A group of district teacher consultants and school-based teachers came together this spring to facilitate a three-part Story Workshop after school series. This was in response to many requests and questions from teachers in our district about Story Workshop. The facilitators of the series were: Sharon Baatz, Louesa Byrne, Michelle Hikida, Carrie Bourne, Lisa Schwartz, Marie Thom and myself.
A goal of this series was to honour the work of Opal School educators who developed the structures and practices of Story Workshop as a way to connect the arts and literacy. Opal School educators draw upon social-constructivist learning theory and have been informed by the early childhood educators in Reggio Emilia, Italy as well as American educators such as those working with Harvard’s Project Zero initiatives. Opal School has a deep commitment to equity and access for all students and to develop student agency.
They are many other ways we might engage our students in storytelling experiences – oral, digital, writers workshop etc but the focus of this series was to create awareness and understanding of Story Workshop as developed by Opal educators. The Opal educators have developed five structures or stages of Story Workshop. Some stages are more for the educator to consider and some take more time than other stages. Some of the structures such as negotiation or congress might involve small groups of students and an educator instead of the whole class. Over the series, we hope to develop a deeper understanding of the process of Story Workshop and what it offers the students in our classrooms and what it offers us as educators.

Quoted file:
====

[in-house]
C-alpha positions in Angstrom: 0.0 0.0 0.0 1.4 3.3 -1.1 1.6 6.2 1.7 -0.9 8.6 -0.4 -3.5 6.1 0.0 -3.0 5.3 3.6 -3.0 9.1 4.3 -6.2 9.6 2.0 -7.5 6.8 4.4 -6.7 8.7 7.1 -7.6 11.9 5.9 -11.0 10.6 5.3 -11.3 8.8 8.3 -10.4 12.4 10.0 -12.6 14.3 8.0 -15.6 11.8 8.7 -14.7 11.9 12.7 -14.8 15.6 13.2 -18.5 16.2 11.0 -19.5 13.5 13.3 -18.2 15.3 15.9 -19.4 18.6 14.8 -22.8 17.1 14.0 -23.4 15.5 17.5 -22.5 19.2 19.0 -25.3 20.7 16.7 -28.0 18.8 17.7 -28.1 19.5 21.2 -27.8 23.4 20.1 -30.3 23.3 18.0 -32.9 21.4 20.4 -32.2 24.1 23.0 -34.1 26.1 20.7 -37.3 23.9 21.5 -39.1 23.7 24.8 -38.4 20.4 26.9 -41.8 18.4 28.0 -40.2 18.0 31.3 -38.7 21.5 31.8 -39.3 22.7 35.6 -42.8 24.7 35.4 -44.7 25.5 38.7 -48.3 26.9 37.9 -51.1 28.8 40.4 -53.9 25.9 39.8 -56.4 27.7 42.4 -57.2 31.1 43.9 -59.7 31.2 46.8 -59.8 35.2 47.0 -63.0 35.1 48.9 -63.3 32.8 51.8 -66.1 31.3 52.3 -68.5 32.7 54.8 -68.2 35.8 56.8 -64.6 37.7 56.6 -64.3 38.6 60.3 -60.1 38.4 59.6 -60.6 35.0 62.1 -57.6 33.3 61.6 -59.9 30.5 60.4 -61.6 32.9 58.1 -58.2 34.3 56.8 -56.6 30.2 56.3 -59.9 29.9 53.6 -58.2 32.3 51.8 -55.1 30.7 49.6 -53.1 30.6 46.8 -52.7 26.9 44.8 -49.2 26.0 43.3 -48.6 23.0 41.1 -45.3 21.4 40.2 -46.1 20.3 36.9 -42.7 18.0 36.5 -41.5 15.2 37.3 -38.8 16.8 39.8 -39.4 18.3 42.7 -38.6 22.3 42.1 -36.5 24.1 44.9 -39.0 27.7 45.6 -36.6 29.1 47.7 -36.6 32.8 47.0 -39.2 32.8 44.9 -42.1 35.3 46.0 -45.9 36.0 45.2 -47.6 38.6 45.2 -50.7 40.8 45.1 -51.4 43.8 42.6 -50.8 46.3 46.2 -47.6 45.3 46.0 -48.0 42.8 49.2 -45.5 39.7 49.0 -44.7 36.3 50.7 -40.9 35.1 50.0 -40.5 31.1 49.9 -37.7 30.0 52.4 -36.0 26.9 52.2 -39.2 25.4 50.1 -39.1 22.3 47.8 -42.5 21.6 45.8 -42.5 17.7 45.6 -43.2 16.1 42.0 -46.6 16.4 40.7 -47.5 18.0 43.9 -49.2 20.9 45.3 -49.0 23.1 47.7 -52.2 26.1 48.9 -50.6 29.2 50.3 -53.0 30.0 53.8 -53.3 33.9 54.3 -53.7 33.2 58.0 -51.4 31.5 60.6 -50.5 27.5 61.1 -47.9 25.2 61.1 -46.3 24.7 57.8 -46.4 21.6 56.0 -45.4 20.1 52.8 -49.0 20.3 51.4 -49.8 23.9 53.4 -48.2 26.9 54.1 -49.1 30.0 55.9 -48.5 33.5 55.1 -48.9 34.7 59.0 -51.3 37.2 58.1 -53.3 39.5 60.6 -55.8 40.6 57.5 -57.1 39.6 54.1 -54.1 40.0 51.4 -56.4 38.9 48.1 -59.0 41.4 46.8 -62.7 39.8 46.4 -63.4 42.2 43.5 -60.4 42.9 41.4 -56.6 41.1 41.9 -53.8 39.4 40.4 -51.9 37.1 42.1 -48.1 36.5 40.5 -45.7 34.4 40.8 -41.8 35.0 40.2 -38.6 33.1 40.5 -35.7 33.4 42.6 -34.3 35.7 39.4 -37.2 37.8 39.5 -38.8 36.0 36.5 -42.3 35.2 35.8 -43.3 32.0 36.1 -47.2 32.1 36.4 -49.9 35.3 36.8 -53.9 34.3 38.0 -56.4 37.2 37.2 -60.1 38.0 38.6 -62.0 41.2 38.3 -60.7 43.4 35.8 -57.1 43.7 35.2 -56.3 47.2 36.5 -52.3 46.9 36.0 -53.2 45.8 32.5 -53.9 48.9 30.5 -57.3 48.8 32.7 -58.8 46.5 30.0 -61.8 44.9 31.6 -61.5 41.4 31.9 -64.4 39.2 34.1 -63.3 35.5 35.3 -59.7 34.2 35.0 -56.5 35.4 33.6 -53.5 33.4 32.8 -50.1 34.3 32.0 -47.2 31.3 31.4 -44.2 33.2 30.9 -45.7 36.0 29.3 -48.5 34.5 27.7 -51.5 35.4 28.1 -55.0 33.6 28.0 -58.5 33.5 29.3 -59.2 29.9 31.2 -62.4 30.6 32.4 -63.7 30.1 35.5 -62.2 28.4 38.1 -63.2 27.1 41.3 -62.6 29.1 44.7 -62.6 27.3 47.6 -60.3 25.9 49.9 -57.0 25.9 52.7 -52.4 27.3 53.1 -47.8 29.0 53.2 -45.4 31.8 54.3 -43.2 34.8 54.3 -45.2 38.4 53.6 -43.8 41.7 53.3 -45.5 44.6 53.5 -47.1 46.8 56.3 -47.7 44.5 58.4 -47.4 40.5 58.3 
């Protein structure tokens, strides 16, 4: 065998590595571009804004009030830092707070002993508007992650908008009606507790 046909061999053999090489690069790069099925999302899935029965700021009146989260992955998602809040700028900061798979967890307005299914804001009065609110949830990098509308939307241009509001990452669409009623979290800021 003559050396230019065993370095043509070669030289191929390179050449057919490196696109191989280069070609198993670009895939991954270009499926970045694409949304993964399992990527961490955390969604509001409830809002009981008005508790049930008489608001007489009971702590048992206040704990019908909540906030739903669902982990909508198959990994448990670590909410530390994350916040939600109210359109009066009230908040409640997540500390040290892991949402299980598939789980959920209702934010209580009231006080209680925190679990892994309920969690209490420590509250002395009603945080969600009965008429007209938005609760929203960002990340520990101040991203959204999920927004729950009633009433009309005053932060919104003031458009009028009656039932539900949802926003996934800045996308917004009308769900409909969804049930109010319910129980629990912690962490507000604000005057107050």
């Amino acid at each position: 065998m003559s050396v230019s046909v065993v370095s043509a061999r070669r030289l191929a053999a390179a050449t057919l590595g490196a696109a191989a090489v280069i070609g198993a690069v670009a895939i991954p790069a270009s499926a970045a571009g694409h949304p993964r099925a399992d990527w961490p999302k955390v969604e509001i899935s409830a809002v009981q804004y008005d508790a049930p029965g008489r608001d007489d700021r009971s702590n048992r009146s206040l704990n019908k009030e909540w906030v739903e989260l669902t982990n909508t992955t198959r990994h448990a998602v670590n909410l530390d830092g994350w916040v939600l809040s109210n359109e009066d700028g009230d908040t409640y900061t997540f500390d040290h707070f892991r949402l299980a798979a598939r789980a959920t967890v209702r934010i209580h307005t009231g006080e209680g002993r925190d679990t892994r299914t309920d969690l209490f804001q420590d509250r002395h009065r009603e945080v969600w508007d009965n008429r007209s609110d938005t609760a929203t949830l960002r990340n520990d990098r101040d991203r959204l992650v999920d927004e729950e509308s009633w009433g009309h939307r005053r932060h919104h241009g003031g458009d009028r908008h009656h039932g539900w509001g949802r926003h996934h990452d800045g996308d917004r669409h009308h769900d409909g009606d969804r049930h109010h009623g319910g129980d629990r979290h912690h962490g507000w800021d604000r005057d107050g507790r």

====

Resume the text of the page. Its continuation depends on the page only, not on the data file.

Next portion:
In our first session on April 9, we focused on the stages of Preparation and Provocation. We watched and discussed the Opal videos and Michelle, Louesa and Sharon shared examples of these stages of Story Workshop from their Richmond classrooms.
We watched and discussed the first two videos of the series and used the following questions to frame our small group discussions:
Story Preparation begins with our image of children. Preparation is about preparing the environment; setting up the space, creating an environment that supports children to tell their stories. Opal educators strive for environments that are playful, engaging, naturally motivating, with multiple opportunities for all children to enter into the work.
At Opal, educators convert social-constructivist theory and inquiry into practice by offering provocations. A Story Provocation is a question that is introduced to children to engage and support their interests and curiosity.
The Opal videos can be found here:
The videos and supporting text are available at no cost to Opal School Online Sustaining Members and at a small cost to non-members: You’ll find both here.
Educators were asked to make a commitment to something they would try, inspired by the first session, and to be prepared to share a reflection, documentation or an artifact at our next session.